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When planning this week's Shooting Challenge, I hadn't been so forward-thinking to realize that it coincided with New York's "Tribute in Light" 9/11 memorial. Having said that, these entries definitely added an unexpected depth to the results:

Before we move on, FIND THE WALLPAPER SIZES HERE.

Lead Shot - Tribute in Light

Because of back problems, I have always missed the "Tribute in Light". This year, I decided that I would go no matter what. So after a good dose of painkillers, and with the help of my husband, I went to Jersey City to take this shot. There was a lot of people there, most of them took pictures, and all of them remembered. This HDR was shot in RAW with a Canon 50D, and a Sigma 10-20mm lens. f/10, ISO 100, 18mm, 15s-8s-30s. Next year will be the last time they display these lights.
[Ed note: limiting the color spectrum actually seems to only enhance the blue of the beams.]
-Céline Ruffino

Lighthouse

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Around here, the next brightest light to the sun would be the Hillsboro Inlet Lighthouse. Courtesy of a Fresnel lens and about 5.5 million candles, the light can be seen for 28 nautical miles. I went out on Thursday night and took this at about 1am (there are far fewer drunkards to trip over along the beach on a weeknight, including me). I used a Canon 5D Mark ii with a 15mm fisheye lens. ISO was 3200 (thanks, Mark ii) and a 2.5 second exposure time at f2.8. No flash was used, all the light was ambient and the fill light was brought up slightly in Lightroom. The only other edits were cropping from the super-wide angle to frame this shot, some noise reduction, and adding a little contrast to the sky to allow the stars, clouds, and beam to pop. The ray itself is untouched.
[Ed note: Such an odd, interesting shot. The fisheye mixed with a long night exposure...the scene becomes a dreamy toy model.]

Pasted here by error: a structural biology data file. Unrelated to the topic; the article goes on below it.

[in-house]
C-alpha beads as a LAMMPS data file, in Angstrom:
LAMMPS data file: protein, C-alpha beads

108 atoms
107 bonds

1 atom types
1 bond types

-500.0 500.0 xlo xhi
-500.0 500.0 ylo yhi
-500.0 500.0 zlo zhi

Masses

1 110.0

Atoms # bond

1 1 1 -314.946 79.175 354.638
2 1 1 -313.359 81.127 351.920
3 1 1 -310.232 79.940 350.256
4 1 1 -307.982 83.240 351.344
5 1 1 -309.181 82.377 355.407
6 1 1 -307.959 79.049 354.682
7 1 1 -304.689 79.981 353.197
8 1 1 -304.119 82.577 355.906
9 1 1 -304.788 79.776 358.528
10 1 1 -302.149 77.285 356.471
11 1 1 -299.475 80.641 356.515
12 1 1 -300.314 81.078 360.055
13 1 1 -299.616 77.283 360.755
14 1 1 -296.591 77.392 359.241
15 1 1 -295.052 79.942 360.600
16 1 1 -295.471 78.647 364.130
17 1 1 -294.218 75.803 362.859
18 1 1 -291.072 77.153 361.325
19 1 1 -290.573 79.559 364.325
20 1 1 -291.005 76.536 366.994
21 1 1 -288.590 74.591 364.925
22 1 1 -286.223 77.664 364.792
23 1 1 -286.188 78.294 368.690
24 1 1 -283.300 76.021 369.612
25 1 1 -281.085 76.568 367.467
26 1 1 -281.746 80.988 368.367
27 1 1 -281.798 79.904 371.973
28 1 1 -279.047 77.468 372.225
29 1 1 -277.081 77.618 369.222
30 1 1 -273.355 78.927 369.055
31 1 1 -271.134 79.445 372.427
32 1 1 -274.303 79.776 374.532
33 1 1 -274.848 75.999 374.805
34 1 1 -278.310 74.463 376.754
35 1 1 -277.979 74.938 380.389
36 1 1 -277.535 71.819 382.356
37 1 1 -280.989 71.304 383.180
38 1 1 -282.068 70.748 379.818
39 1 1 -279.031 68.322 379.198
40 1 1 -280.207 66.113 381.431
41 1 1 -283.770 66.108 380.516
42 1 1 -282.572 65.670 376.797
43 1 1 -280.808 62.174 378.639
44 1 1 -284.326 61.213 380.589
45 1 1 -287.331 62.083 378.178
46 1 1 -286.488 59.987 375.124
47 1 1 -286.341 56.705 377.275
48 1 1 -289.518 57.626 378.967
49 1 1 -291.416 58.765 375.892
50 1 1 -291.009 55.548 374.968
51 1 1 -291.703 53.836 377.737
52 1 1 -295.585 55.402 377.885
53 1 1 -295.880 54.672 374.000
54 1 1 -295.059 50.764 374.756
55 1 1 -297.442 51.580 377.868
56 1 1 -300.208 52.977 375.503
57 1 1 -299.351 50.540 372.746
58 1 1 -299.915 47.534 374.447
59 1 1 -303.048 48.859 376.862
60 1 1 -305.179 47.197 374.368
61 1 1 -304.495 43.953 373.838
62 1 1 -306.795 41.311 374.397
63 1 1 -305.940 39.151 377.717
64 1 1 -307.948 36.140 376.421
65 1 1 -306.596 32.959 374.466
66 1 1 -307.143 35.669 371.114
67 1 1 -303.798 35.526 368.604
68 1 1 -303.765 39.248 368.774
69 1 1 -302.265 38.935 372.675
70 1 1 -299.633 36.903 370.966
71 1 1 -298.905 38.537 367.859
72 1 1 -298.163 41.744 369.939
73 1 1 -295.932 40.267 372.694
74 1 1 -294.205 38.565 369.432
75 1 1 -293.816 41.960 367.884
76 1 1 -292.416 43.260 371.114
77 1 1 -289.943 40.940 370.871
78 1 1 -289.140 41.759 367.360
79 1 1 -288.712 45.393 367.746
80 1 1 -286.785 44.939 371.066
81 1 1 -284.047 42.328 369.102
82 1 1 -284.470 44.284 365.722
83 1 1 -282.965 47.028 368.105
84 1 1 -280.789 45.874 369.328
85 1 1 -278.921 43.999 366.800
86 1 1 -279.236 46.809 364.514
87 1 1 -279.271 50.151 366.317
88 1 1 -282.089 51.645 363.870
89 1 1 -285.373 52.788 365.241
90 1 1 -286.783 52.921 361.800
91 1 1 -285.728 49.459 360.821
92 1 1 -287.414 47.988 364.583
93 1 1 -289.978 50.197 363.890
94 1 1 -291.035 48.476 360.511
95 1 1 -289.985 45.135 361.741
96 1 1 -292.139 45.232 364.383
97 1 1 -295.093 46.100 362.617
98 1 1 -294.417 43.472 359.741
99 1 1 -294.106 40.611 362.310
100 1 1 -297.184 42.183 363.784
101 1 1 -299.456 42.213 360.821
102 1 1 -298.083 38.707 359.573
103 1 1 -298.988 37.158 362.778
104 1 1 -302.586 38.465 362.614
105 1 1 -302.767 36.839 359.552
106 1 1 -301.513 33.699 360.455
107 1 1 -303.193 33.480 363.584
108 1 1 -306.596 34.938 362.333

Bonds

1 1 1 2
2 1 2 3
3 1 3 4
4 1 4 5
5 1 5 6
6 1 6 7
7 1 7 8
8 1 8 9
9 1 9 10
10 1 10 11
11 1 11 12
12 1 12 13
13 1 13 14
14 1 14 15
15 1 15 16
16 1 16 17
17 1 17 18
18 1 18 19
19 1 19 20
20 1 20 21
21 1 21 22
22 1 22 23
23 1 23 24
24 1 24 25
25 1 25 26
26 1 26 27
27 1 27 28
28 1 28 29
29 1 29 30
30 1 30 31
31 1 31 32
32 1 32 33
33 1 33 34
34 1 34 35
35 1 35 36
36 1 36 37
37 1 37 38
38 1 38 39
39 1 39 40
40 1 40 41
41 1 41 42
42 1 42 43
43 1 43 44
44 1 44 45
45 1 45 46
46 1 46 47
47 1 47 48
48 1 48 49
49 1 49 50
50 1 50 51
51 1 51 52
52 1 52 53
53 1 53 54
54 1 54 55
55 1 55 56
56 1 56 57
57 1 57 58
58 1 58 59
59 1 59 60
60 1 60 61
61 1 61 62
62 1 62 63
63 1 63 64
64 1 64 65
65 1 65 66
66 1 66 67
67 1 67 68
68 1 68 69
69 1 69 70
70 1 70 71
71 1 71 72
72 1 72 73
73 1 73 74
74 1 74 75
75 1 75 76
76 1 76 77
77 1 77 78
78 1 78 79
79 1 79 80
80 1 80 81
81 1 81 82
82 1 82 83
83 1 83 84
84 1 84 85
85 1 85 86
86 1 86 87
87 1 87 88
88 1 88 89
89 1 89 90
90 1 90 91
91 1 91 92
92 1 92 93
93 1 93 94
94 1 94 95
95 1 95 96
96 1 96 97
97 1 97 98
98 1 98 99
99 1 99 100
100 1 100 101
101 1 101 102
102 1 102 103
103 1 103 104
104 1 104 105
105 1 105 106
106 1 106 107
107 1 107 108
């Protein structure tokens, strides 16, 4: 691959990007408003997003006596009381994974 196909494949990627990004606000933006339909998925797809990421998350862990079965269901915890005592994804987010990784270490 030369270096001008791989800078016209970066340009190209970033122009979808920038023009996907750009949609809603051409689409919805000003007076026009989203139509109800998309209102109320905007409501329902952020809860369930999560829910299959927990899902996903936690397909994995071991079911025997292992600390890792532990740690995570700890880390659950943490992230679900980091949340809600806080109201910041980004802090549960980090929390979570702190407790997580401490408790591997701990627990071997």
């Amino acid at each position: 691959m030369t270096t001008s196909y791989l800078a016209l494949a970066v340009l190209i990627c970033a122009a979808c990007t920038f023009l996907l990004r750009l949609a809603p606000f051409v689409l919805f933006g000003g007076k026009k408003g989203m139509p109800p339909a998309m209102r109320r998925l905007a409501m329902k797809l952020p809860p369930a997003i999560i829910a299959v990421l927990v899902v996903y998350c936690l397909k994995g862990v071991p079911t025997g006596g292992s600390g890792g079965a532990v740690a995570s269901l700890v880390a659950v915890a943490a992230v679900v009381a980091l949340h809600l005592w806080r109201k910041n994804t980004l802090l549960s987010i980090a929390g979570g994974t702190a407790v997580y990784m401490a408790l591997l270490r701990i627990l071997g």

-Austen Amacker

Divine Light

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This is a confessional at the Vatican in Rome, and the whole section was roped off so I was able to get a great shot without any tourists in the way. I used a Canon PowerShot SX200 IS without flash & ISO 400. The photo was only cropped & resized afterwards.
[Ed note: The light looks to be almost raining down.]
-Anthony Hankins

Tribute in Light

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I hope this qualifies as a ray of light. I shot the Tribute in Light from various locations in Brooklyn but ended up liking this one the best. I don't know where all the thieves were last night but they missed a golden opportunity, hundreds of amateur photographers all wandering around Brooklyn with thousands of dollars or camera gear on their back. I even saw one guy with a Hasselblad H system. Hope no one got mugged, I doubt they'd let you hold to your memory card. Nikon D5000, Nikkor 10-24mm, f/11, multiple exposures - It's a 7 exposure HDR from +3ev to -3ev in 1 ev steps tonemapped in Photomatix.
[Ed note: The use of long exposure cars as complementing rays of light really works.]
-Dan DeChiaro

Laser Light

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So this may be a loose interpretation of 'ray of light' but I decided use a 5mw laser to create my picture. With a black backdrop, I used a laser and fog machine to slice through the fog to create a wall of light. Although this is in no way original, the laser slowly trailing across the surface creates a sense of depth while the smoke gives a sense of oil on water. Canon T2i with 18-55mm Kit Lens. Picture taken at f/5, 4 seconds, ISO400.
[Ed note: Loose interpretation...but still a clever one. I'll give it to you.]
-Matthew Davenport

Tribute in Light

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My apartment is a block from ground zero and this weekend the spotlights commemorating the towers were on. Rather than taking a more standard picture of these lights, I decided to find an object where I could use some perspective to show the lights emerging from something interesting. I used this stone column to get a light sabery looking shot. Han shot first. Nikon D60, 18-200 VR II, f/ 7.1, Shutter: 8 sec, ISO 400
[Ed note: In my head, the concept of this goblet-like structure emitting light is super cheesy. Implemented, I think it totally works.]
-John McGrail

Key Light